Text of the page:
Rabbi Jonathan Sacks, May His Memory Be a Blessing

The Fellowship  |  November 9, 2020

Rabbi Jonathan Sacks
National Poverty Hearing 2006 at Westminster. A one-day National Poverty Hearing in Central Hall Westminster, held on Wednesday 6 December 2006, for up to 500 senior politicians, high-profile/influential policy makers and opinion formers in the media and public life and national and grassroots anti-poverty/civil society groups from across the United Kingdom.

Rabbi Jonathan Sacks, the former Chief Rabbi of Great Britain, held a special place in the hearts of many, both for his wisdom and his faith. His words, often quoted by both Rabbi Eckstein and Yael, always proved both enlightening and erudite. Rabbi Sacks, The Jerusalem Post’s Jeremy Sharon reports, passed away this weekend after a battle with cancer:

Rabbi Sacks served as the chief rabbi of the United Hebrew Congregations of the Commonwealth from 1991 to 2013, succeeding Immanuel Jakobovits. He was succeeded by the current chief rabbi, Ephraim Mirvis.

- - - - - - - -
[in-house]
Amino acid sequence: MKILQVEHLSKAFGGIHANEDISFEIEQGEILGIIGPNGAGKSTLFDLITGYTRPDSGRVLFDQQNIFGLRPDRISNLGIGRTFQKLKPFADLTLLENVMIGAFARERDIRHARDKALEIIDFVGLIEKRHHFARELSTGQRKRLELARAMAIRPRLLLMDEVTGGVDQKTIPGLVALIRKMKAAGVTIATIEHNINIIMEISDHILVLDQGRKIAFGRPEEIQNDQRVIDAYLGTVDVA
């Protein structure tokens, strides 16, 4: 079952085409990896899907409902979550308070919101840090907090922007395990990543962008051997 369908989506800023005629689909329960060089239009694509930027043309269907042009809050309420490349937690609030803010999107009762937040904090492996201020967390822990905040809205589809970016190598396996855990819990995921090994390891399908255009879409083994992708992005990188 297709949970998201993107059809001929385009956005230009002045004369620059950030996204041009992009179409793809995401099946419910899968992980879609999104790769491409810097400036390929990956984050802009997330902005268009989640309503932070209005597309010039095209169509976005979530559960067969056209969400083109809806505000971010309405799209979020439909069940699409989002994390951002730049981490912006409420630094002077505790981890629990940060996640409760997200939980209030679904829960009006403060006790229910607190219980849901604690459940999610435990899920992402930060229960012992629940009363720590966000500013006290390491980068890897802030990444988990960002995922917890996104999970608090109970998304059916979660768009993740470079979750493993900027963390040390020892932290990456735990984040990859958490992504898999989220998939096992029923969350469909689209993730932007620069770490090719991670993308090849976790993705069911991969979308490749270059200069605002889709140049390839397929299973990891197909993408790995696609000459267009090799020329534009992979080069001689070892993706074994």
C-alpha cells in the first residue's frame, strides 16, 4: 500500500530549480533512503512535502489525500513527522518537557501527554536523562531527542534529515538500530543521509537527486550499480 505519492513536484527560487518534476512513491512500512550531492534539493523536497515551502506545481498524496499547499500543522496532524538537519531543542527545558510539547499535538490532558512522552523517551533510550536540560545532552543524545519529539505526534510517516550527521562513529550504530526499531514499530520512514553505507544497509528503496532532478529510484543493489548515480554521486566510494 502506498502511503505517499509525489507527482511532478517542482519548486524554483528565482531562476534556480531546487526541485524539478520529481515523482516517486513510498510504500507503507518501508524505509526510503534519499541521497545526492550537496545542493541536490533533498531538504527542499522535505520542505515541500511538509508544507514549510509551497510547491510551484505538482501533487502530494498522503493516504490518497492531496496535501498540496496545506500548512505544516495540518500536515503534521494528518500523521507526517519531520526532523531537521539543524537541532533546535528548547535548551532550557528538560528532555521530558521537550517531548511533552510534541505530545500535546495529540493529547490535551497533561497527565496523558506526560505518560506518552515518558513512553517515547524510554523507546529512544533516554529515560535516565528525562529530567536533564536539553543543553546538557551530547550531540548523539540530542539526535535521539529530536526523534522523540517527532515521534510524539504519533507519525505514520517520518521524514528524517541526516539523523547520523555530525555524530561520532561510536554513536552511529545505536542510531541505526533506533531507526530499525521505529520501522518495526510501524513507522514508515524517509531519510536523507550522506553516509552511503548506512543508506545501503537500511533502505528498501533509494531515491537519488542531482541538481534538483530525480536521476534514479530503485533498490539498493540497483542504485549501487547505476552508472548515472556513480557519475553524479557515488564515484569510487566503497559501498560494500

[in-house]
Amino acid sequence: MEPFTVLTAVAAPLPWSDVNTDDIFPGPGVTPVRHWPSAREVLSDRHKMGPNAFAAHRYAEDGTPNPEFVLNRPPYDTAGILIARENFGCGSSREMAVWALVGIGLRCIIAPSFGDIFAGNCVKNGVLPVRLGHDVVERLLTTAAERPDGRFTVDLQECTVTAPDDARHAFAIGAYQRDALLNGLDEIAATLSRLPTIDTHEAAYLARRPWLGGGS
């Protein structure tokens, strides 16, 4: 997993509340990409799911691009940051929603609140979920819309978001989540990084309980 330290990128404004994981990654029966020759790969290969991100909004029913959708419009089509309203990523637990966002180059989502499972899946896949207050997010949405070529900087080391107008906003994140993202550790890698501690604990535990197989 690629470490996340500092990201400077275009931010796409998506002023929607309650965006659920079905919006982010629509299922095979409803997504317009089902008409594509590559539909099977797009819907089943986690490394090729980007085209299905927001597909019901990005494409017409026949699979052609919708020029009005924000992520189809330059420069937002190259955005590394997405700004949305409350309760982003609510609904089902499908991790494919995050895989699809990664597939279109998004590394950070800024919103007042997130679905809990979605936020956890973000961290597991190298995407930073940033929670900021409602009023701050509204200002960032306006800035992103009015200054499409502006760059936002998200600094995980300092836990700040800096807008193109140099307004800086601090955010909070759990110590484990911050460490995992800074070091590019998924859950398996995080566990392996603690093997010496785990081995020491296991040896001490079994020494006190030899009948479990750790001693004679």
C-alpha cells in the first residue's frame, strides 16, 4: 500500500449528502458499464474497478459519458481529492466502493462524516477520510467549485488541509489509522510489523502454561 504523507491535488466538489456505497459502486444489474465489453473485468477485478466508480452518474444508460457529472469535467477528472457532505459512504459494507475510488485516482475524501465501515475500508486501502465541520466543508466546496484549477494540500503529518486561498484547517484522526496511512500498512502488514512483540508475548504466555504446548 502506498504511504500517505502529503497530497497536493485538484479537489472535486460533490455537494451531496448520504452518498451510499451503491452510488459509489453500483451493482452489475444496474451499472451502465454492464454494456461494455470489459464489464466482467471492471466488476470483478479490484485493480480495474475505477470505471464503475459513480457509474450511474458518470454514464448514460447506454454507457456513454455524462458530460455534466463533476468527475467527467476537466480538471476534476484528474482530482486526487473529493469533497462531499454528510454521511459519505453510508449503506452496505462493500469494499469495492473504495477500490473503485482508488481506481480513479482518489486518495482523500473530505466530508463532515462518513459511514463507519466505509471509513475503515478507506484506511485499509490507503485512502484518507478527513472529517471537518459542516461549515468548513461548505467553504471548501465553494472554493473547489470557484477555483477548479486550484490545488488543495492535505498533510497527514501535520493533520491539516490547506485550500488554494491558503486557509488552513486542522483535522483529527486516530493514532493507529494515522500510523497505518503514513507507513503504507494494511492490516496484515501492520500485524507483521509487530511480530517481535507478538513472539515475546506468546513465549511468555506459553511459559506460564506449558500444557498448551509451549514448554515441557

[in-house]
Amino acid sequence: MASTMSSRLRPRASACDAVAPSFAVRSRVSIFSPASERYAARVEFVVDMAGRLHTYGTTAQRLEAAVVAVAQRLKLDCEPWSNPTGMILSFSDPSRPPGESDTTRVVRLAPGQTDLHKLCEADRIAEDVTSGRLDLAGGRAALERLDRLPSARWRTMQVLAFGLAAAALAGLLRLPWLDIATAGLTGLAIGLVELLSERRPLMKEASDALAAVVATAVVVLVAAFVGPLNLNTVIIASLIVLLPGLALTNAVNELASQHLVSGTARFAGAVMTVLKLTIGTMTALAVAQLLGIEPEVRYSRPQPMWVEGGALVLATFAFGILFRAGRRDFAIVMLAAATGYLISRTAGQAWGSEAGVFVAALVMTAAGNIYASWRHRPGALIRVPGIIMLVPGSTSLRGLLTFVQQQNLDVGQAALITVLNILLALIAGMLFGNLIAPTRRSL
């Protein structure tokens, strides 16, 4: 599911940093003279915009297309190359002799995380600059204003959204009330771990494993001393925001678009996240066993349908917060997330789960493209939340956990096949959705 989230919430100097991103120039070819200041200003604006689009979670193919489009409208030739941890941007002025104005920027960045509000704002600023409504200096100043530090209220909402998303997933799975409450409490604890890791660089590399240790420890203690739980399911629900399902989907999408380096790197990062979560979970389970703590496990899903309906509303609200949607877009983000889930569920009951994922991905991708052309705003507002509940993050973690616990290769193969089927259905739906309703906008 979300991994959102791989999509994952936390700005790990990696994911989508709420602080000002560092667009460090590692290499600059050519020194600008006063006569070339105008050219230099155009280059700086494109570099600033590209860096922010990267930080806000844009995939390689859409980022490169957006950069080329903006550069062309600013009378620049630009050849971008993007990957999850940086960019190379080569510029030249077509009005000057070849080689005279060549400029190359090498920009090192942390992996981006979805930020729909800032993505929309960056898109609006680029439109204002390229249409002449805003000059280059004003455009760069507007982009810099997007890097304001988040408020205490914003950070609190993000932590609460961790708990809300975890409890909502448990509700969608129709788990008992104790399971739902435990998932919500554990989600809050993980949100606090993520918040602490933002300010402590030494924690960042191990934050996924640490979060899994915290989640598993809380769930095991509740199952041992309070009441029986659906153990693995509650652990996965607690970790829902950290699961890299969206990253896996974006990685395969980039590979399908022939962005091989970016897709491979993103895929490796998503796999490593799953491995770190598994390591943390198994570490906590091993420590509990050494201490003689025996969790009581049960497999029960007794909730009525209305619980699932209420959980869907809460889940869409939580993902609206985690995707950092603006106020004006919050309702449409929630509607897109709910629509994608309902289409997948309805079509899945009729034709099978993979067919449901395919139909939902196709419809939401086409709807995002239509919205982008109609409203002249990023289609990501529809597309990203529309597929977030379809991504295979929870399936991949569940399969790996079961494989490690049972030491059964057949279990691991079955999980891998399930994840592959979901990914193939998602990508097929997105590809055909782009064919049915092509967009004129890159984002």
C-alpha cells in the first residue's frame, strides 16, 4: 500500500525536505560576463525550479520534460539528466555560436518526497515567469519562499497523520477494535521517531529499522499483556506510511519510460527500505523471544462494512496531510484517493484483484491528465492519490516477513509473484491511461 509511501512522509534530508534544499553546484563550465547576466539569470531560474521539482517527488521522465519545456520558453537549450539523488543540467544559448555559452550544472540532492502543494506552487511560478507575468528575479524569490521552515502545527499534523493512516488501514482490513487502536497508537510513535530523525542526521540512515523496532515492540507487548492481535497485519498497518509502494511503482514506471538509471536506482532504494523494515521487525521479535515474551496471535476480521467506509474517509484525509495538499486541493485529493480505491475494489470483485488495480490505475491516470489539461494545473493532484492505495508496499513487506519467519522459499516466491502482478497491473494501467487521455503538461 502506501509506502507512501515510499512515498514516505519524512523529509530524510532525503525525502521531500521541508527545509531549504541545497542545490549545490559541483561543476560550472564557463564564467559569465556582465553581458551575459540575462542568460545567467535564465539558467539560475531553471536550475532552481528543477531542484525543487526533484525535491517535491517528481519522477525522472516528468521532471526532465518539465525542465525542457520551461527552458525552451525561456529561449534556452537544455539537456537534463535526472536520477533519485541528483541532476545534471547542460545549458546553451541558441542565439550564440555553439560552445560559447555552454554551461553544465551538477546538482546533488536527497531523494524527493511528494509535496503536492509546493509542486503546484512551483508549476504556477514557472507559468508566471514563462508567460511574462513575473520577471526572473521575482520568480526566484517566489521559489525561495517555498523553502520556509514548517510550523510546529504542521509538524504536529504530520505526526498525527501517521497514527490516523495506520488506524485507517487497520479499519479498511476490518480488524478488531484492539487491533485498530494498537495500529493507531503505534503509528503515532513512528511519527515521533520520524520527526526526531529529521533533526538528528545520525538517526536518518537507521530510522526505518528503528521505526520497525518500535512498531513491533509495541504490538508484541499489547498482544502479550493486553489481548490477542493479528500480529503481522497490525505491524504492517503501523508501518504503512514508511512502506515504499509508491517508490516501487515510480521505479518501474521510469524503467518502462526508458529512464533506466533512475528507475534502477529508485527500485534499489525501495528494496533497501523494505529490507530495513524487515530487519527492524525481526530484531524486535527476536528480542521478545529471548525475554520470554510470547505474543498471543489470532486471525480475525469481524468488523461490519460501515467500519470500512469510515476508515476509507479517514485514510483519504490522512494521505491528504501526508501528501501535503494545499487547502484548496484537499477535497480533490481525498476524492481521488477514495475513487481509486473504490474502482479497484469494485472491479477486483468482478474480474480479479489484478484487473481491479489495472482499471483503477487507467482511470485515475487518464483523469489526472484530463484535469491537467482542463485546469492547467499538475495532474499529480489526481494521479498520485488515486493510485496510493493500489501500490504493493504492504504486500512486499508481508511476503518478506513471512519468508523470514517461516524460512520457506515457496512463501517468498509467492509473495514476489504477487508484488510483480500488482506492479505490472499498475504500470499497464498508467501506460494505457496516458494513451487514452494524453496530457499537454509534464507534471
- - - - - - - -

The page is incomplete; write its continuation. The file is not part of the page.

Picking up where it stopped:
Before being appointed as chief rabbi of the UK in 1993, Sacks served as principal of Jews’ College, now the London School of Jewish Studies, and rabbi of the prestigious Marble Arch Synagogue in Central London.

During his time as chief rabbi, Sacks became an ambassador for the Jewish community in the UK and was respected by many in UK Jewry and in the non-Jewish world as well.

He was widely seen as a voice of morality and ethical integrity, and his positions and opinions were frequently sought by the British media on crucial issues of the day, including in a regular column in The Times newspaper, and as guest on current affairs TV and radio shows.

Sacks wrote numerous books on Jewish thought, tolerance, extremism, a commentary on the weekly Torah portion, commentaries on Jewish liturgy, and more, as well as producing documentaries series.

In a 2015 interview with The Jerusalem Post, Sacks highlighted what he described as the ongoing importance and centrality of Israel to the Jewish people as a whole whether living in the Jewish state or in the Diaspora.

“Whenever we come here [to Israel], which is frequently, we see the passion, energy and creativity of the most remarkable small nation on the face of the earth,” he said…

Yael remembered this man of faith this weekend.

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